Transition setup goes smoothly, I’m the first person in my rack and get a prime spot. Trying something new, I get my name written across my chest in black permanent marker. I had thought of this after seeing multiple marathoners with their names on t-shirts, this allows spectators to cheer them on by name. Somehow I allowed someone to convince me to have my phone number written on my stomach as well
After the short bus ride to the swim start, and a brief warm up swim, the cannon fires and the race is off. This was one of my best swim starts, not much tangling with others. However, midway through the swim, I did have several people swim into me, I’m pretty sure I was swimming straight though. Going into the swim, I figured a time around 19:30 would be good. I always tend to get passed by multiple females from the wave that starts 3 minutes back, this time I only saw one pink cap swim past me, so I knew I was having a pretty decent swim. Out of the water in 18:46, beating last years swim by over 2 minutes.
The problem with swimming faster, there are less people to pass on the bike. Passing people always gives me a small energy boost. After a slow transition, the first 2 miles of the bike were pretty rough. Finally, after getting up to the flat section heading towards Hwy 6, I got my breathing under control and got into a nice rhythm. Keeping track of cyclists passed, at the turnaround I had passed 7 and was in 15th place. Somewhere around mile 13 I had the worst cramp of my life. My right calf locked up and nothing I did could ease the tension. I tried keeping the pedals rotating, but I finally had to completely stop and timidly move my leg in an attempt to loosen up the seized cramp. After having briefly considered quiting for the first time ever in a triathlon, the pain subsided enought to resume pedaling. However, for the rest of the ride I held back to avoid another massive cramp. Despite the cramp, coming into transition I was told I was in 12th place. The second transition went really smooth and I was out in probably under 30 seconds.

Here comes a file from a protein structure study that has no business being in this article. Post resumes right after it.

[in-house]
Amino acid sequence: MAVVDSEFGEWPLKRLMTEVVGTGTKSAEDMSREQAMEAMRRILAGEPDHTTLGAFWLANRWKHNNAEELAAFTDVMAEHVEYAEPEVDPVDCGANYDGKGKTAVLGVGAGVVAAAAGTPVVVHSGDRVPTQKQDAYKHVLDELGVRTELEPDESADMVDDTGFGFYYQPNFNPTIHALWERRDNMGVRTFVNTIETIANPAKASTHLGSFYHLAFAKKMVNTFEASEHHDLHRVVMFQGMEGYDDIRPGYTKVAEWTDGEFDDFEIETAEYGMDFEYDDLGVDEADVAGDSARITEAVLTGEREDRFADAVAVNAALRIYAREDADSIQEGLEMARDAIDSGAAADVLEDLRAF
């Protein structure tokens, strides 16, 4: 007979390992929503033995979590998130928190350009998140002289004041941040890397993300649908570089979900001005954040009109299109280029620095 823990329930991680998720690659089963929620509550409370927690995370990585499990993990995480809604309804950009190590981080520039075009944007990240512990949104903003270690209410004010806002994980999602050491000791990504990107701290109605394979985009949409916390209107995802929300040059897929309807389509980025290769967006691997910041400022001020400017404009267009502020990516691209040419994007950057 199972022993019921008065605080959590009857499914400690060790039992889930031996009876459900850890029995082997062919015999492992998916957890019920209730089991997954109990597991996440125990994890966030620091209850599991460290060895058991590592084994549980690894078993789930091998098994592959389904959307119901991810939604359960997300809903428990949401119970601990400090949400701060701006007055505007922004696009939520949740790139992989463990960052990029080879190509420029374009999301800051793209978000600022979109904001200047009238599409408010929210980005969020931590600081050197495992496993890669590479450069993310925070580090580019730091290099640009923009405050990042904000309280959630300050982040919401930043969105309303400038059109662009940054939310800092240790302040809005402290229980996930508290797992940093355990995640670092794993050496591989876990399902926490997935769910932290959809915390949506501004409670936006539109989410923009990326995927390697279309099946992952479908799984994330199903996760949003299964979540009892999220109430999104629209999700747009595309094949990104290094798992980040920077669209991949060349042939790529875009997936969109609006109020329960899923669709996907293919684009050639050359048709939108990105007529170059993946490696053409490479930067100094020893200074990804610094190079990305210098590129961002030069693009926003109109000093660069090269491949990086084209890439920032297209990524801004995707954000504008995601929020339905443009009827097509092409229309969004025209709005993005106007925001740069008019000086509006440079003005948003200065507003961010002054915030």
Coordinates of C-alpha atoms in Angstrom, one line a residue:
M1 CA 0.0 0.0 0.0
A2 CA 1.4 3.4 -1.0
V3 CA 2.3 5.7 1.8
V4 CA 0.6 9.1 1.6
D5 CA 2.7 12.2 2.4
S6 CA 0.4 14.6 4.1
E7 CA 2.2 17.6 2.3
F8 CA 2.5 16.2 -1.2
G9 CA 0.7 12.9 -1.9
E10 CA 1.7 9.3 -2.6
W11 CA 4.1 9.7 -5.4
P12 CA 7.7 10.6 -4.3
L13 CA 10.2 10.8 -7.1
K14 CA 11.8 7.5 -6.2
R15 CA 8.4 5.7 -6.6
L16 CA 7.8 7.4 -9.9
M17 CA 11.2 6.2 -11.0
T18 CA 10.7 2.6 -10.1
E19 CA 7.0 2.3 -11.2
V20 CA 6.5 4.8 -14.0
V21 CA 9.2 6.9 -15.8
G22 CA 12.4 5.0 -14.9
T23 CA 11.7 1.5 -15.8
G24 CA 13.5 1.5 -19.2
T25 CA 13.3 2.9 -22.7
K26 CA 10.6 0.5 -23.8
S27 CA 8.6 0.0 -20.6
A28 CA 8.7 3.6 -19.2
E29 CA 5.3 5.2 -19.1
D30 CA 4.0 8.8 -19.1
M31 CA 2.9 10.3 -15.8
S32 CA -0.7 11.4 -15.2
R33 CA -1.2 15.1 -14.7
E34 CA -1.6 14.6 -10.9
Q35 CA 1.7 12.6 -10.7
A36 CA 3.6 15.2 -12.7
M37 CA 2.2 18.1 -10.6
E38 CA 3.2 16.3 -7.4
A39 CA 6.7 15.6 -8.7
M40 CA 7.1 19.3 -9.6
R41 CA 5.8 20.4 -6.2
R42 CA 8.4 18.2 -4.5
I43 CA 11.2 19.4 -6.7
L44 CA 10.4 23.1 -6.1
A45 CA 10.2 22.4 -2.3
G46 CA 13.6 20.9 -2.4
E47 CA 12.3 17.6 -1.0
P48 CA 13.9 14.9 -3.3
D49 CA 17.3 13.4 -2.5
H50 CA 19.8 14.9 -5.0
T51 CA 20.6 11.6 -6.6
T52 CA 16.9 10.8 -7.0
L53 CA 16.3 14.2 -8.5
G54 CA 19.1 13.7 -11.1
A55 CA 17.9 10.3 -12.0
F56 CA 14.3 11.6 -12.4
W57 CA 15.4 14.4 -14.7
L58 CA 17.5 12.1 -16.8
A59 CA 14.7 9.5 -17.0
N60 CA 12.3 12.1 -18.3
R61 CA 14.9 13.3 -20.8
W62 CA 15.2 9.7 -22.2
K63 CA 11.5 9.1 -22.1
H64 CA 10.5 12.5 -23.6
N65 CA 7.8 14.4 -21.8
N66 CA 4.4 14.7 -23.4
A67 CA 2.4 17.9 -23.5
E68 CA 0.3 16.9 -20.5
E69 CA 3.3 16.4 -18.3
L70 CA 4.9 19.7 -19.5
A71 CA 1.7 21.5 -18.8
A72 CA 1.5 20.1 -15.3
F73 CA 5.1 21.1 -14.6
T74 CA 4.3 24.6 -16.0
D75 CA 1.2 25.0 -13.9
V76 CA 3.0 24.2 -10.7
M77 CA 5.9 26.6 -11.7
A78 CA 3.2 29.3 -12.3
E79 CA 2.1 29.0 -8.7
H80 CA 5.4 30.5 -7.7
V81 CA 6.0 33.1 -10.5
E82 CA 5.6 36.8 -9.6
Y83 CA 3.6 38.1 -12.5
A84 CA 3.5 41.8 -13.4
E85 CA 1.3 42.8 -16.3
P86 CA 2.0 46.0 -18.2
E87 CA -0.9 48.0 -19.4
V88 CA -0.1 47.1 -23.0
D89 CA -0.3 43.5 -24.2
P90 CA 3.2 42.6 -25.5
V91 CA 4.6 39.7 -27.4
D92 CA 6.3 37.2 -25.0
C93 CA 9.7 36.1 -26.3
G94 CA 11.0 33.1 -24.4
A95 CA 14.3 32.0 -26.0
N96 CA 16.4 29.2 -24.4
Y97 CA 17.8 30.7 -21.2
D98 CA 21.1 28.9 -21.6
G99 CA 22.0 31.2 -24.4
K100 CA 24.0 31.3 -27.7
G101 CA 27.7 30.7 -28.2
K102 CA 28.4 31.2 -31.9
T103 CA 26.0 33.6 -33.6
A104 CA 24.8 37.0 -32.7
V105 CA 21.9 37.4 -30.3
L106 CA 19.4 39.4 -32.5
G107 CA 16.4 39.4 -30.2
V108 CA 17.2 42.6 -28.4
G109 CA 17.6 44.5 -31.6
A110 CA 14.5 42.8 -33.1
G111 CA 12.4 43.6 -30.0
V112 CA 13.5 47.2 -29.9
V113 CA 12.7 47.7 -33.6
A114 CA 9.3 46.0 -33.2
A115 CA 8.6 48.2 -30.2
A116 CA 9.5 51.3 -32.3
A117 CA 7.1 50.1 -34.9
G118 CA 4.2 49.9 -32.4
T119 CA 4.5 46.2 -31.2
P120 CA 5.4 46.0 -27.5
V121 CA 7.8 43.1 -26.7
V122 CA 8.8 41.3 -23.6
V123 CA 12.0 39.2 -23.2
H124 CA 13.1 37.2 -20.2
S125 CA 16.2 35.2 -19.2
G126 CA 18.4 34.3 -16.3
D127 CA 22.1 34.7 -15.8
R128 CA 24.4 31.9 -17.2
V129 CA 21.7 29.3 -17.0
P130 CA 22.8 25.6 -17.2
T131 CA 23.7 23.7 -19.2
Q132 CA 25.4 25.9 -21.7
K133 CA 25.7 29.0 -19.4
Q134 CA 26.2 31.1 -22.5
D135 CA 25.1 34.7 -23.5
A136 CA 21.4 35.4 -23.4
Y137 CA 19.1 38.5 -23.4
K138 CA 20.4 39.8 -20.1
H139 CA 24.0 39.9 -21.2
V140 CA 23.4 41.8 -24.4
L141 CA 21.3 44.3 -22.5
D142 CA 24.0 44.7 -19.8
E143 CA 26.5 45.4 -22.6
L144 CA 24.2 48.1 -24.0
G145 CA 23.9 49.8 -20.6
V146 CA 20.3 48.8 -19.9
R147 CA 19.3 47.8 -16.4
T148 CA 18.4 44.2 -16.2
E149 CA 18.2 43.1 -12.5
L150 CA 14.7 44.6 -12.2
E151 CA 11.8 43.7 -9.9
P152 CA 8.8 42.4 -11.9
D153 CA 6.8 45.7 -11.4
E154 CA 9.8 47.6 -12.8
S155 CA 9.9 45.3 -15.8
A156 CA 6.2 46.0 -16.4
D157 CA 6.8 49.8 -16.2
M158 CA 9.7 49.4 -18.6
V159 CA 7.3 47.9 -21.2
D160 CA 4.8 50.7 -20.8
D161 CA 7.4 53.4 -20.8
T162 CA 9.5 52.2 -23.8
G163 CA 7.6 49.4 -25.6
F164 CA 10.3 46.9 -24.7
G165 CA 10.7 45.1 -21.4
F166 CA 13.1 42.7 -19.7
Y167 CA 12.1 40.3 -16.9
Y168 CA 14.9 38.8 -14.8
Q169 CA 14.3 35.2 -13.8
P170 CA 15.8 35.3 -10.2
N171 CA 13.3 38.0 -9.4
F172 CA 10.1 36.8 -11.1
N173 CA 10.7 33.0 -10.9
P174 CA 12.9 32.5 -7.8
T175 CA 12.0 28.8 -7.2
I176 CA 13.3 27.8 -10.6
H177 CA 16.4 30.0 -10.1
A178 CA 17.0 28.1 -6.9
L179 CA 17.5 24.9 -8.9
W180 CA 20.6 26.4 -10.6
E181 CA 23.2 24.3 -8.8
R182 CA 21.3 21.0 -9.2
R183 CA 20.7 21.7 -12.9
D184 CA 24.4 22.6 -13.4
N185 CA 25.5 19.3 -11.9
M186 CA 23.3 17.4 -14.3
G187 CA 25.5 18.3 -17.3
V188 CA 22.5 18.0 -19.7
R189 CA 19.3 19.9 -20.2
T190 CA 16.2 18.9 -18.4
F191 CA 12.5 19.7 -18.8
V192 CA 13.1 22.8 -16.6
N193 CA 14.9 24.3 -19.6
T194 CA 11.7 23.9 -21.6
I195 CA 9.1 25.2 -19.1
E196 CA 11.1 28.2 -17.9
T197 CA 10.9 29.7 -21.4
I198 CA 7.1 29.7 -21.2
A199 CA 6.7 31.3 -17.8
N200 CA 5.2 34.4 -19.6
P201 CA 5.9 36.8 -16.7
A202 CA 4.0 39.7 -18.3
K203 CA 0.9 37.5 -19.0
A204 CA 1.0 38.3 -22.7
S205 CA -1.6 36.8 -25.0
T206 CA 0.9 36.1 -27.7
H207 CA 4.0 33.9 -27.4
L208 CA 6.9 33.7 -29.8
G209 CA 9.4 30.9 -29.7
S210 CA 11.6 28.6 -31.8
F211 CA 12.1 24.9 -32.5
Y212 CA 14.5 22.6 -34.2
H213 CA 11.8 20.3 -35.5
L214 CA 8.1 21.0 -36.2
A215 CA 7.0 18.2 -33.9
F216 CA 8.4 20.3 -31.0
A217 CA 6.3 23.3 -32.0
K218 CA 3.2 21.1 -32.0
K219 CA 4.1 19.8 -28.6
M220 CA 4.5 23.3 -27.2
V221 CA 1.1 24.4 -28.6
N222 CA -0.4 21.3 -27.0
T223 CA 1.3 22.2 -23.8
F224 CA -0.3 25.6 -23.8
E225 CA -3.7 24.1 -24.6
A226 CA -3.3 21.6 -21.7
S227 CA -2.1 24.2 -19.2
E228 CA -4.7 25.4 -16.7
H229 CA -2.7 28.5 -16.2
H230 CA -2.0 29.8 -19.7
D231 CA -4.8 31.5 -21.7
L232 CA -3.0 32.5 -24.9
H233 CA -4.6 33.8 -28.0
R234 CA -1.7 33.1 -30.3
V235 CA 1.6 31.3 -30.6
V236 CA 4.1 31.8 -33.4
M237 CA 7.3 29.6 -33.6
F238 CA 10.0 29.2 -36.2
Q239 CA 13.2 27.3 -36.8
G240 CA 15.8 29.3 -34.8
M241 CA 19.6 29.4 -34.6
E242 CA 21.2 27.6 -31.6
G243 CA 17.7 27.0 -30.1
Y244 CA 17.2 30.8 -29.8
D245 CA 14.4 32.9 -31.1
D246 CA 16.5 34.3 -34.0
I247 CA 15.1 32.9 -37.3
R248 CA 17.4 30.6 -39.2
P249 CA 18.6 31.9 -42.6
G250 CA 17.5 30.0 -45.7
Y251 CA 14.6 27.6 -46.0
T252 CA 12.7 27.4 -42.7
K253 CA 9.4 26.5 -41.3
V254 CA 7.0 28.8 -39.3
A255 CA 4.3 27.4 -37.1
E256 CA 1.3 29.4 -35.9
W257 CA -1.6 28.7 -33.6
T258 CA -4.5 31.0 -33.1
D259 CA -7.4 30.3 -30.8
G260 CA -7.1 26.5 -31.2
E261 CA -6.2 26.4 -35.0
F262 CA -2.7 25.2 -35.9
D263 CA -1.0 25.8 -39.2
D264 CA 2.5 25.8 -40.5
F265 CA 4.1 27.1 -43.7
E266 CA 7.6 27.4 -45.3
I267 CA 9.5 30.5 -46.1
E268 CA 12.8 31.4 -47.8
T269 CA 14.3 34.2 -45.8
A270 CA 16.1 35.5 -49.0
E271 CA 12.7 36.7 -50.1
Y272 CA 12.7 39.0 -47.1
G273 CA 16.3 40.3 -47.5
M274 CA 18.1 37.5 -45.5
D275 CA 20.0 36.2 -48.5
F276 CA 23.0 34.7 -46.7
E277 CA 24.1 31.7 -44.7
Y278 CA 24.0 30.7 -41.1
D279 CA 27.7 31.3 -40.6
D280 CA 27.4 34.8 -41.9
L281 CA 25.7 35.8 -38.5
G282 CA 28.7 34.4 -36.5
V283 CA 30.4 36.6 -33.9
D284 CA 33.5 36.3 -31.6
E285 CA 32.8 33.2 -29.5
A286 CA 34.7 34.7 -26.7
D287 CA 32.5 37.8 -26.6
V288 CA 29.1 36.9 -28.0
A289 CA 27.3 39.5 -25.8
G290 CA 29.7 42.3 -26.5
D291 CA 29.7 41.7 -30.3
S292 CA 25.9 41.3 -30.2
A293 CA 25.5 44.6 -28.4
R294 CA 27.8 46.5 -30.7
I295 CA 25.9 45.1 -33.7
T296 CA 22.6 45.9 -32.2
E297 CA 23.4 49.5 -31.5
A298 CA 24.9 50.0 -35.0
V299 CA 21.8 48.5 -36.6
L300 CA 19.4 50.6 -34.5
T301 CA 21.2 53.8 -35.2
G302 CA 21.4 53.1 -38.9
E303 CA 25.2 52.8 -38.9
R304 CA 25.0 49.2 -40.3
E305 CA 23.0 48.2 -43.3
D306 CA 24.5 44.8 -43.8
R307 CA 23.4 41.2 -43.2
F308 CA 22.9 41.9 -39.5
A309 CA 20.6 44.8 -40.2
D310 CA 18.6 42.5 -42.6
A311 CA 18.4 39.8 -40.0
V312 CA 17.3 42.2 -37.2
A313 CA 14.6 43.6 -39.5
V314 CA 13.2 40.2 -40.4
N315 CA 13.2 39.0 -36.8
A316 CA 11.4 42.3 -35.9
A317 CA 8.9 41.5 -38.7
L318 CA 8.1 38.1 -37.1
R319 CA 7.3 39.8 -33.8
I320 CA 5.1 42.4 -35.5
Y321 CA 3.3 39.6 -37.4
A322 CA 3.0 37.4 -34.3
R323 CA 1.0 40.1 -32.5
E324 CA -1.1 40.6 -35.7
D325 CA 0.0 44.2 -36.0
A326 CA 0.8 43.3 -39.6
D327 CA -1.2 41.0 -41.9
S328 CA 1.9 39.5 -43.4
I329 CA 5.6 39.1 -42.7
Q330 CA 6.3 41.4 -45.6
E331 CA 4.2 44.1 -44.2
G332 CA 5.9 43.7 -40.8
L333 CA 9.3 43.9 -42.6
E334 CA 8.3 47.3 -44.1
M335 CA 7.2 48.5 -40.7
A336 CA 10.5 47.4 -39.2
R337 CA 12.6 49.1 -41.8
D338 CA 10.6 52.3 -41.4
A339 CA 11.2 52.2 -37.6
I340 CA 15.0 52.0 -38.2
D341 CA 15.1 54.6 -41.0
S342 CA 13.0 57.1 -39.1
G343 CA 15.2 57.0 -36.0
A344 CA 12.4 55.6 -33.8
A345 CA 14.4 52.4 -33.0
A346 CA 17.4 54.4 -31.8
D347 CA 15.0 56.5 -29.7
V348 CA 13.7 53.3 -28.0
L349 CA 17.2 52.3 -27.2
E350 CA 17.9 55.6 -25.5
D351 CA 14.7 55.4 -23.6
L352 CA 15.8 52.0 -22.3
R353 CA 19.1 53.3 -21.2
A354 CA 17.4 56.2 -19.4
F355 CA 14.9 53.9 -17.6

Fairly quickly I passed 11th and took over that spot. The run seemed to be going well and the injured calf seemed to be responding fine. Heading out of the cabins, I caught and passed number 10. I could see 9th place about a 1/4 mile ahead, but wasn’t making up much time on him. Heading into the last mile, I was still about a minute down on the 9th place competitor. I was feeling decent so I picked up the pace a hair, just enough to catch him if he kept his current pace. Down to about 1/4 mile to go, he looked back and saw me and picked up his pace as well. So much for catching him…
Ted Zedrc was the overall winner, I had told him before the race I thought he would win. Mark Wilson took second and what suprised me most was Rodney Adkison taking third. Before the race I had hoped to beat Rodney, I had beaten him in the Sean Martin Duathlon, but hadn’t beaten him in any of the other races we had both done this season so he’s either improved all season, or he had a bad race in the duathlon. I finally broke the top 10 in my third NEMO after placing 32 in 2002 and 17th in 2003. My time improvement from last year to this year was only 41 seconds and most of that can be accounted for from the swim. This year served to re-enforce to me the importance of improving even more in the swim, to be able to turn in a faster time while feeling less winded when coming out of the water. I can’t wait for masters swimming!!